With no let up in multinationals seeking nod to acquire stake in Indian pharma firms despite government putting norms to check it, DIPP has raised concerns stating the FDI policy in the sector needs a relook again at the Prime Minister's level.
New Delhi: With no let up in multinationals seeking nod to acquire stake in Indian pharma firms despite government putting norms to check it, DIPP has raised concerns stating the FDI policy in the sector needs a relook again at the Prime Minister's level.
"Despite the tightening of the policy, several global pharma companies are looking to buy stake in Indian firms. The policy needs to be relooked again at the Prime Minister's level," an official said.
The Department of Industrial Policy and Promotion (DIPP) is understood to have raised concerns on the policy with as many as four applications for investments in drug firms came up for discussion in the Foreign Investment Promotion Board (FIPB).
The proposals included two related to US-based Mylan Laboratories; Japan-based Terumo, and another of Medreich, a domestic firm.
Interestingly, DIPP is raising concern again despite comprehensive discussions at the PM level had led to a decision in December last year. Accordingly, all foreign investments in existing domestic pharma firms was allowed only after clearance by the FIPB.
The decision was taken on the back of increasing concerns over availability of affordable essential drugs in the wake of multinationals acquiring local companies. DIPP had earlier pushed for only up to 49 percent FDI in existing domestic pharma firms, which was turned down.
"The DIPP strongly view that the policy needs to be relooked at the highest level," the official said but did not specify details what were the current major concerns.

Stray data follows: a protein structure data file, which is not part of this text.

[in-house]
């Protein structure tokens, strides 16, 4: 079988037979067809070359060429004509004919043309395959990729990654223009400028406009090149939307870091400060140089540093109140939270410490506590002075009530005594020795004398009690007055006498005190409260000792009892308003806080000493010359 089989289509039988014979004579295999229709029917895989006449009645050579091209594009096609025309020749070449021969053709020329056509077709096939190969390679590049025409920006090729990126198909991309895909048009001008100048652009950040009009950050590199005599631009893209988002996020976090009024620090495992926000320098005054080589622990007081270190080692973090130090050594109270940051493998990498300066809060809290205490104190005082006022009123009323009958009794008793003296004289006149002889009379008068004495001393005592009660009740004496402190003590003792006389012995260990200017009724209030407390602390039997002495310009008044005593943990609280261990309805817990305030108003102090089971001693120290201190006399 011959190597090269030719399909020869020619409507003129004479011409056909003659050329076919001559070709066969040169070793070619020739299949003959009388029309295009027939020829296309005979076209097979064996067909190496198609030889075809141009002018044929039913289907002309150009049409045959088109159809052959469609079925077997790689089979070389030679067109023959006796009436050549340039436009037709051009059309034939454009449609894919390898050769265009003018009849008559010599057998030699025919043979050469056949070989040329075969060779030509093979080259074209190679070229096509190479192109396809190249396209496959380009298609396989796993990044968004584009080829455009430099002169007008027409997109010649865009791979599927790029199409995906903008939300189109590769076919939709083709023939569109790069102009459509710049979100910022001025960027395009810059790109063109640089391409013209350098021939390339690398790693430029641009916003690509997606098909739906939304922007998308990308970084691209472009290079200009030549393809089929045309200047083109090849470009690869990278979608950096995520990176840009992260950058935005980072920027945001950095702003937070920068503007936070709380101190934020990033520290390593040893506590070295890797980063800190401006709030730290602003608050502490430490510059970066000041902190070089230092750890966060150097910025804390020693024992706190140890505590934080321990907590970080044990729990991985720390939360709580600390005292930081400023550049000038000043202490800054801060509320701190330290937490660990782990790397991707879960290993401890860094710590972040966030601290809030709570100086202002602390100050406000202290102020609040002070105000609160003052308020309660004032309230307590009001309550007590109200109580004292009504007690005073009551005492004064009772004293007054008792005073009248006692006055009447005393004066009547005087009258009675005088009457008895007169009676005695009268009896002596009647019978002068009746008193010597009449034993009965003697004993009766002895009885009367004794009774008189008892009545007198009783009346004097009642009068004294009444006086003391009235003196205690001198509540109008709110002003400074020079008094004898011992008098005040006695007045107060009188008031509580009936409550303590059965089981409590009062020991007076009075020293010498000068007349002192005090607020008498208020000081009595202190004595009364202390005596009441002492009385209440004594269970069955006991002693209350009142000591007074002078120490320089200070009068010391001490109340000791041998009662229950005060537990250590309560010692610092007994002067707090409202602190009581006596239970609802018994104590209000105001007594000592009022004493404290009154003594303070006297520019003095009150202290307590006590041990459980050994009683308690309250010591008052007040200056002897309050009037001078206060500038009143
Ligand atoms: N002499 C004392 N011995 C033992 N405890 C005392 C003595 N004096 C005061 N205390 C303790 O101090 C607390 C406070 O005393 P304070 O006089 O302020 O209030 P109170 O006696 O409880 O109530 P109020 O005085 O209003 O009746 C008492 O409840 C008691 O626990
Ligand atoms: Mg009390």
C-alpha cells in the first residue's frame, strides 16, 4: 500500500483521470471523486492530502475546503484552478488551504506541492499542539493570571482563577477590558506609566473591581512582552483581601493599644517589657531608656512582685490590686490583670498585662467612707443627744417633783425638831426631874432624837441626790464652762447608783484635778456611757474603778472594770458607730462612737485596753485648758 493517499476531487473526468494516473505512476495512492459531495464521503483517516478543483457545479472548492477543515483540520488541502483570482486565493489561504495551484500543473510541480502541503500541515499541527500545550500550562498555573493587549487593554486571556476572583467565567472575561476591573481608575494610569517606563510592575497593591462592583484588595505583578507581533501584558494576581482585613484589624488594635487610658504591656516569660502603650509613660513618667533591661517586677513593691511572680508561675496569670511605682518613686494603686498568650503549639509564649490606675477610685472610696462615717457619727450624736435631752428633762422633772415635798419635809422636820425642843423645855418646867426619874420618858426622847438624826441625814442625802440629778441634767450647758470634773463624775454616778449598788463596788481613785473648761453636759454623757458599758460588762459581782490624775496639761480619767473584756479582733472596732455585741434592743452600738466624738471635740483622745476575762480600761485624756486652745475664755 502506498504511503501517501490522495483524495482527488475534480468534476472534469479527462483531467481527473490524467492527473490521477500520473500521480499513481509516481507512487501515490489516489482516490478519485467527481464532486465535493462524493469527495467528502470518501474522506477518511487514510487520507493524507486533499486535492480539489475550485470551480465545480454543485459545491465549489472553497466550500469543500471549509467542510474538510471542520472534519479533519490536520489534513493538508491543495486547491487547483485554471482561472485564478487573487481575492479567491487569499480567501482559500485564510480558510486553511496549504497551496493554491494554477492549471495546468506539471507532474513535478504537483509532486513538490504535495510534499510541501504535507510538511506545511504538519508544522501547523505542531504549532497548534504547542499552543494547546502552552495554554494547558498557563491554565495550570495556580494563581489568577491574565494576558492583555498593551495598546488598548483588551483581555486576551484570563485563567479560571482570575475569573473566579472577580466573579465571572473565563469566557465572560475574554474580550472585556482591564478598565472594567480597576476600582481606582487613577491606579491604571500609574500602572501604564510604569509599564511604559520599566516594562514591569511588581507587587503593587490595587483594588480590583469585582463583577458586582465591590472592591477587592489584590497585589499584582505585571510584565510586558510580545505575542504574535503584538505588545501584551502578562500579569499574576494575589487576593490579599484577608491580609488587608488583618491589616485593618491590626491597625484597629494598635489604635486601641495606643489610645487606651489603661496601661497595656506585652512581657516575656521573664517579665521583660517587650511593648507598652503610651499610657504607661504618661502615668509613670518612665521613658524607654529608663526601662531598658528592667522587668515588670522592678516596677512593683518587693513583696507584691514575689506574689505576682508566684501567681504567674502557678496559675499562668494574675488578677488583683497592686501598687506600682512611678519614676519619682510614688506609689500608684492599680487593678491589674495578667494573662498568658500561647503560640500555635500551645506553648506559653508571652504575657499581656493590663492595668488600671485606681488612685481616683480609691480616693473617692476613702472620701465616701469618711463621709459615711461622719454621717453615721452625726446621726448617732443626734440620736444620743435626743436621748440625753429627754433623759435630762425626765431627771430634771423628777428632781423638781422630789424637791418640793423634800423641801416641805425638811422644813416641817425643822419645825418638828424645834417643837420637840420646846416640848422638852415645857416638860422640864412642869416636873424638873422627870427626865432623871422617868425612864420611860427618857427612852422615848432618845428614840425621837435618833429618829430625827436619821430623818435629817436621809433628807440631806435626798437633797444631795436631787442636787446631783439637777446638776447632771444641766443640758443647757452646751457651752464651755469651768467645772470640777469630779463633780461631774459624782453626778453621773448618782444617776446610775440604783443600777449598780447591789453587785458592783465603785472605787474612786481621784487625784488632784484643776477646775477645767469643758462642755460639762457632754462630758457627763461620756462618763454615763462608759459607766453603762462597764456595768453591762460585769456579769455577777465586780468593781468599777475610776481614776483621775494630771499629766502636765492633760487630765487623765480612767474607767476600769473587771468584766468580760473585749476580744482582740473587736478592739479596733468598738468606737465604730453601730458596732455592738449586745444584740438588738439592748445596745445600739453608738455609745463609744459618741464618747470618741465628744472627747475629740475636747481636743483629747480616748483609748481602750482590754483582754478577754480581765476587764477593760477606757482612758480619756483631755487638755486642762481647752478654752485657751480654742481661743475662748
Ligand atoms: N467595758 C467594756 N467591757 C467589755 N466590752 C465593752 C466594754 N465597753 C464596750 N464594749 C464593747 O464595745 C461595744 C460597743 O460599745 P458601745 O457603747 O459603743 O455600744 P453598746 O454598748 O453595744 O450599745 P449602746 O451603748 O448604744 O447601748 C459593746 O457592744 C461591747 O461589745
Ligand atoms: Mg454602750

The DIPP, under the Commerce and Industry Ministry, is the nodal agency for the foreign direct investment (FDI) related matters.
Currently, India permits 100 percent FDI in pharmaceutical sector through automatic approval route in the new projects but the foreign investment in the existing pharmaceutical companies were allowed only through FIPB's approval.
In 2008, Japanese firm Daiichi Sankyo had bought out the country's largest drug maker Ranbaxy for USD 4.6 billion. US-based Abbot Laboratories had acquired Piramal Health Care's domestic business for USD 3.7 billion.
US-based Mylan bought Matrix Lab while Dabur Pharma was acquired by Singapore's Fresenius and France's Sanofi Aventis purchased Shanta Biotech and Orchid Chemicals by US-based Hospira.
Since April 2000, USD 10.3 billion FDI has come into the pharmaceuticals sector, nearly 5 percent of the total foreign inflows the country has received.
The current policy says that 'government may incorporate appropriate conditions for FDI in brownfield cases, at the time of granting approval'.